Are Canada's Business Schools Teaching Social and Emotional Skills?
Between 2015 and 2018, the Conference Board surveyed and interviewed more than 1,000 business school students, faculty, deans, careers office staff, recent graduates, and employers across Canada to gain a better understanding of the issues and challenges facing business schools today.
We focused our questions on the skills needs of employers and whether business schools were producing graduates with the right mix of skills for today’s labour market and the future of work. The findings from these conversations and a review of the literature and data led us to focus this briefing on the state of social and emotional skills training.
- The majority of Canada’s young people (15 to 24 years) who graduate from post-secondary bachelor and diploma programs in business, management, or public administration go on to work in the public and private sectors in positions that require a strong mix of foundational business and human skills.
- But surveys and rankings consistently indicate that business schools are inadequately teaching the full skills inventory or preparing new graduates for work.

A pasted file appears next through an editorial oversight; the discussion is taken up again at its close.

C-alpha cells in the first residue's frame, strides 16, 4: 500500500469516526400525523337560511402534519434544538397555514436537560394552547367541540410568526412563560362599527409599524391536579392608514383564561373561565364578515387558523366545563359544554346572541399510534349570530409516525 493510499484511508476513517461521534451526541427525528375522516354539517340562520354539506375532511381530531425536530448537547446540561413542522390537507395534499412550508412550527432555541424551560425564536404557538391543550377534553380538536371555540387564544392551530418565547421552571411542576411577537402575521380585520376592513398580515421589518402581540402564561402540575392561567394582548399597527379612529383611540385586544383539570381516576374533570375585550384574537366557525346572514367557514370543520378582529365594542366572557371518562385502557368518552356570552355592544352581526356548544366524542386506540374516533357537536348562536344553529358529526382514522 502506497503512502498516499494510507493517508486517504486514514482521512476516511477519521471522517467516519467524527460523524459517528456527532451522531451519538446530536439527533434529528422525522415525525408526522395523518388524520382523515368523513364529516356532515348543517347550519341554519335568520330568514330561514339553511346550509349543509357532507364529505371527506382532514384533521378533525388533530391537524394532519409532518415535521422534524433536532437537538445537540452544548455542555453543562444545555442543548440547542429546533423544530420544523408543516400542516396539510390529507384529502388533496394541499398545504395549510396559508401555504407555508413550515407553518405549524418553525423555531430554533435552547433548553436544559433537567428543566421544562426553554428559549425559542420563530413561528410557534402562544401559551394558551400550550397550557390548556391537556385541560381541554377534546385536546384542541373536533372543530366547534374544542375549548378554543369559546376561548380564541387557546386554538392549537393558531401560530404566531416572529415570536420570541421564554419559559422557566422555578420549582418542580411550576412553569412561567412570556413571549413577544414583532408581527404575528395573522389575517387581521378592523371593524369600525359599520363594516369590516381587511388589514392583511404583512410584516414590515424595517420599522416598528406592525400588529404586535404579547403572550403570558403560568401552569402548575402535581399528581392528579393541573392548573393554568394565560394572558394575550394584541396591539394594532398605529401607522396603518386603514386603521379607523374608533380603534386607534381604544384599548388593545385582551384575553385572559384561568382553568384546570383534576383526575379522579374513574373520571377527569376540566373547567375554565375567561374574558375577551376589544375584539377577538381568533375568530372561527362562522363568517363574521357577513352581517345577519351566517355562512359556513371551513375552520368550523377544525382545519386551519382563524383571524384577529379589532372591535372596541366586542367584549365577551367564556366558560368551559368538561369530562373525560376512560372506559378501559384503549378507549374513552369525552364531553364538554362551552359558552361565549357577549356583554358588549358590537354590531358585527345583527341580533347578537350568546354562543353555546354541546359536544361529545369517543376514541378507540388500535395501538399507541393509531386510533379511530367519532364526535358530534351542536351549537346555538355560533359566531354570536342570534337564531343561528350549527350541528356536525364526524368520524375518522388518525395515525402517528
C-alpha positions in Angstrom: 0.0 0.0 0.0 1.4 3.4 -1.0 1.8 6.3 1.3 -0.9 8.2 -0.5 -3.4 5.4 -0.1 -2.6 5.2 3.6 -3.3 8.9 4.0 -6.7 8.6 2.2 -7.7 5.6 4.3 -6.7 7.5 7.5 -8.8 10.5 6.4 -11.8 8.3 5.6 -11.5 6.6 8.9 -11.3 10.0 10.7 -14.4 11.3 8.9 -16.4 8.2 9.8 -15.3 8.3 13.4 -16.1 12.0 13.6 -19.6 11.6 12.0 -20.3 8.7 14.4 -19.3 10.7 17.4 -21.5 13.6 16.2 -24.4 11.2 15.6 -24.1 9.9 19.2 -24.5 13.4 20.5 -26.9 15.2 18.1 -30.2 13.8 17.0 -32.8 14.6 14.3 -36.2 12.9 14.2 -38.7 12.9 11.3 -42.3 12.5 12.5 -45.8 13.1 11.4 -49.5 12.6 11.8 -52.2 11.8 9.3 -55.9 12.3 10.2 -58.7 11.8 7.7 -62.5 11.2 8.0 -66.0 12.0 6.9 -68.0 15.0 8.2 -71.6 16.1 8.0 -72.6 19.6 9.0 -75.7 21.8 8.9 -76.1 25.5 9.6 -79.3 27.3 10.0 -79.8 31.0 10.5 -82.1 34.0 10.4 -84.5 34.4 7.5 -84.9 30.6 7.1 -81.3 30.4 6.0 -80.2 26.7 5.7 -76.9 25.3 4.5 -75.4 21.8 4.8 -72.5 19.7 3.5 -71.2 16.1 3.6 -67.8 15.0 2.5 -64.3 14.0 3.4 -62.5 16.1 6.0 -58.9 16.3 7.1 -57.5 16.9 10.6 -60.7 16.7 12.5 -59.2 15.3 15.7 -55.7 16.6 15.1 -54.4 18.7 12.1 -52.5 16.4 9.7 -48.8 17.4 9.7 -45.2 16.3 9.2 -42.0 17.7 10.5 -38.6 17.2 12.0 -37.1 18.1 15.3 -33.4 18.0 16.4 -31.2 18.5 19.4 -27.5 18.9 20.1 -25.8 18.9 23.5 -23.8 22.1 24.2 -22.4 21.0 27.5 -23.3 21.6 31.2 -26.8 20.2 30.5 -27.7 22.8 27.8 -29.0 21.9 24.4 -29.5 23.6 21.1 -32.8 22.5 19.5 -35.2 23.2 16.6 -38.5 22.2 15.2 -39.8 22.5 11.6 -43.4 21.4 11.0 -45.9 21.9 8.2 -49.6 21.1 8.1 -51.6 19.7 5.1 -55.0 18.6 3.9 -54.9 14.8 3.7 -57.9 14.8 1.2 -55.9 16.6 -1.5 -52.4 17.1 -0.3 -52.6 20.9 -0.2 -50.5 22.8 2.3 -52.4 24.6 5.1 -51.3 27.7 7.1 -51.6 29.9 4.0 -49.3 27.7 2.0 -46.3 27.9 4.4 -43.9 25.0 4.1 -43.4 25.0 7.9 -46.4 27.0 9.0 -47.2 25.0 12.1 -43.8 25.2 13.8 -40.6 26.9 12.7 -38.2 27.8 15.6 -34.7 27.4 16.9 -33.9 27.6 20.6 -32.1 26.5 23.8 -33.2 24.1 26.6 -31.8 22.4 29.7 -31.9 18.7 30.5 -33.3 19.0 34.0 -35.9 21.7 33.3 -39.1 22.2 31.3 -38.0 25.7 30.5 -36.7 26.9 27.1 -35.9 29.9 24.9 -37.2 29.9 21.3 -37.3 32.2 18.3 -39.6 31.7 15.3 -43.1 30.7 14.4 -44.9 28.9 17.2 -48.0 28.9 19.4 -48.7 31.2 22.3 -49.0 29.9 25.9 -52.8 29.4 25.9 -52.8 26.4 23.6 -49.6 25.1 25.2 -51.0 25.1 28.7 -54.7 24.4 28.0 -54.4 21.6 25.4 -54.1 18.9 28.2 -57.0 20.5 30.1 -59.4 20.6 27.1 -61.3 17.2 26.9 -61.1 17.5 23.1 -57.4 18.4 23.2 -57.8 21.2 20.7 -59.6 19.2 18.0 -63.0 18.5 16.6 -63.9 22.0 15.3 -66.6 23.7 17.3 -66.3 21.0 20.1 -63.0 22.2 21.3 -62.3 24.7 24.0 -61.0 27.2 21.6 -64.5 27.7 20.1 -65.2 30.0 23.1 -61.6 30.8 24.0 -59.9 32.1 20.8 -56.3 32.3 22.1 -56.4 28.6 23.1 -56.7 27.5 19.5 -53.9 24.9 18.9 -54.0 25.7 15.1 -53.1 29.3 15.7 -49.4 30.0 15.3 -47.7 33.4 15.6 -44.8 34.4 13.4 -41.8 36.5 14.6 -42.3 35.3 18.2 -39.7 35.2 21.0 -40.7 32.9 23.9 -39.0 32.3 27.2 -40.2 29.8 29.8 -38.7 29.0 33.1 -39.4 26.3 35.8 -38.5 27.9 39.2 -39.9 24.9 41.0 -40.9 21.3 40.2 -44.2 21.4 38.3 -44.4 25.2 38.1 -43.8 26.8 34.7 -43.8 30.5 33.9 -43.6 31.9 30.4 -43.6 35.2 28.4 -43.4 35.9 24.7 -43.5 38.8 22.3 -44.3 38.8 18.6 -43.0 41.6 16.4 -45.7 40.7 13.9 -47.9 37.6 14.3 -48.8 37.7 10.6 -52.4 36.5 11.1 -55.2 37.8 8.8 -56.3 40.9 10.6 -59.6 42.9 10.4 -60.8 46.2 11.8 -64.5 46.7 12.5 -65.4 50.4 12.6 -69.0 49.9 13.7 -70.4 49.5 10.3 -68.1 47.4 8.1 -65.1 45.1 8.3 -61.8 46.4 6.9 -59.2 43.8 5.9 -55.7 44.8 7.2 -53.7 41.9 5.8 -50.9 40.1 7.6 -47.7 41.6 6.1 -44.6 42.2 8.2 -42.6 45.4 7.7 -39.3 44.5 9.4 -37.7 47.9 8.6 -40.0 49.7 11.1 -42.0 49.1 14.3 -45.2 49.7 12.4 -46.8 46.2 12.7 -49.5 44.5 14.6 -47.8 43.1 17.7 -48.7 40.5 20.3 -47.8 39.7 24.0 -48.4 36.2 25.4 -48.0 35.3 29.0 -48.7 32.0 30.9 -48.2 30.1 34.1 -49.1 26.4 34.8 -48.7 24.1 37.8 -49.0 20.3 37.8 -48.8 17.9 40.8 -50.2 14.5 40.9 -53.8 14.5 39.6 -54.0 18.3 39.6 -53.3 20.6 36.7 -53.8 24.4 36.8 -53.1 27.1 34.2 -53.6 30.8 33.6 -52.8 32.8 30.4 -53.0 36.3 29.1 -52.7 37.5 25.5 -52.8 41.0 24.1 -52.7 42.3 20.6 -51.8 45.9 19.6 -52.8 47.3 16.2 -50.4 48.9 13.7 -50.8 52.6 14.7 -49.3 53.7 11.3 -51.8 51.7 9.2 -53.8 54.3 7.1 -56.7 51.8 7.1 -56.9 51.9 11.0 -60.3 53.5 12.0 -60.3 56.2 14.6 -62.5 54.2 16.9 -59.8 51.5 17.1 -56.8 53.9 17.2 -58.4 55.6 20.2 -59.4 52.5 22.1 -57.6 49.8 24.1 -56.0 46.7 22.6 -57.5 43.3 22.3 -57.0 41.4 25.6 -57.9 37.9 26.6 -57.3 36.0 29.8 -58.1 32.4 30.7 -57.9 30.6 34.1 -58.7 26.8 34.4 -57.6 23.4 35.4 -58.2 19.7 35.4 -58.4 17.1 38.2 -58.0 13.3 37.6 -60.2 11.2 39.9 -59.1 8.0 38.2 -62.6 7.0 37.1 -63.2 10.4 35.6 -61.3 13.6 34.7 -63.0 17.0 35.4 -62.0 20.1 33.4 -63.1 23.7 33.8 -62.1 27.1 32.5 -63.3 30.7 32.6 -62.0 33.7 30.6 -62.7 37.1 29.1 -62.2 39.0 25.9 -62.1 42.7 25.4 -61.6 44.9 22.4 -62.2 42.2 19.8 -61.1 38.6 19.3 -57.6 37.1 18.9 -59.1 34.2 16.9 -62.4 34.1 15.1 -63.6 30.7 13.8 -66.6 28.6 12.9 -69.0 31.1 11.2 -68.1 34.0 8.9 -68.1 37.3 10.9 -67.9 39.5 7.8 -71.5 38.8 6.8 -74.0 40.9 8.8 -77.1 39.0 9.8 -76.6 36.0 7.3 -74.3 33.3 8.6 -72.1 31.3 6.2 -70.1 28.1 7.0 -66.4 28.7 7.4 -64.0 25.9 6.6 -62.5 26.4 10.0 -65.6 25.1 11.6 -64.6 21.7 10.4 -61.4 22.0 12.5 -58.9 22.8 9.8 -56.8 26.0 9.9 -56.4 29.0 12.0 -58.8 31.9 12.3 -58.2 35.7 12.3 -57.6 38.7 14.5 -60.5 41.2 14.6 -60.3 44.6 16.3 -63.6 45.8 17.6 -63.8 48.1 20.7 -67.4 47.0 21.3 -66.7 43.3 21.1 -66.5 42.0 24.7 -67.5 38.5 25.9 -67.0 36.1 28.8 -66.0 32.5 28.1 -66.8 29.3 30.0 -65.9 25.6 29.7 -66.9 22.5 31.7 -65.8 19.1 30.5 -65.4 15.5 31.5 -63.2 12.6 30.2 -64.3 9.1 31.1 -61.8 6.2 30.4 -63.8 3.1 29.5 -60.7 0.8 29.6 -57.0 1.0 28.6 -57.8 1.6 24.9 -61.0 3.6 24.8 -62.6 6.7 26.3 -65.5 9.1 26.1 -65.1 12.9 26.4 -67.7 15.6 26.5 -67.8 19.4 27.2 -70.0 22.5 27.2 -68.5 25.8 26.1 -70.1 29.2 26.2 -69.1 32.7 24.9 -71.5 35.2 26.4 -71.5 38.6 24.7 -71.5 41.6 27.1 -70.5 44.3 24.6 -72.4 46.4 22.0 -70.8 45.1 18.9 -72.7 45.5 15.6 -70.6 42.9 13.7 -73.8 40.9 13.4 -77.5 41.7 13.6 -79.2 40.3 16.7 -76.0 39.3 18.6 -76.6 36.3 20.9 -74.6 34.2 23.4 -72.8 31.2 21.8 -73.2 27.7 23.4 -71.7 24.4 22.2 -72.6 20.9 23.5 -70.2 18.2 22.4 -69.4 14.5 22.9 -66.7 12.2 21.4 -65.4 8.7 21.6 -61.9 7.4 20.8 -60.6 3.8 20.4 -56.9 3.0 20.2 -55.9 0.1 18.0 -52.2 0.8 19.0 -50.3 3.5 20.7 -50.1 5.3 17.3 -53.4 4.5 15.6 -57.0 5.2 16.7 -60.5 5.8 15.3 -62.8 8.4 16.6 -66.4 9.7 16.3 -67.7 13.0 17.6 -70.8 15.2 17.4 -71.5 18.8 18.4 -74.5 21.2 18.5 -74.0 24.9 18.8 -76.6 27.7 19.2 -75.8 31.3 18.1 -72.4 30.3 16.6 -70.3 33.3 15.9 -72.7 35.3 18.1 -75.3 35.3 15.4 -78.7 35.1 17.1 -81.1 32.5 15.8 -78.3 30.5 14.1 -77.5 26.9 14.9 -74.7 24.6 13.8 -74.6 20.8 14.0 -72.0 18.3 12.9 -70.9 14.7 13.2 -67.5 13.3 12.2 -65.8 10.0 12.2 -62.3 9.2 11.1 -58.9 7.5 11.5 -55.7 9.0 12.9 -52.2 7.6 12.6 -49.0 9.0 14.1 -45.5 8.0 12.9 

- Employers are increasingly demanding human skills (i.e., social and emotional intelligence) but finding them to be in short supply among new hires.
- Business schools say that incorporating human skills training in classroom curricula is easier said than done, owing to challenges around assessing learning outcomes and meeting accreditation standards.
- It doesn’t help that the jury is still out on whether human skills can be taught and, if so, how? As a result, most human skills training happens outside the classroom, in the form of extracurricular, non-credit initiatives.
- To improve career success for young people and the success of Canada’s public and private sectors, Canada’s business schools will need to find new and innovative ways to bring human skills training into the classroom and to blend skills training and work as part of the learning continuum.
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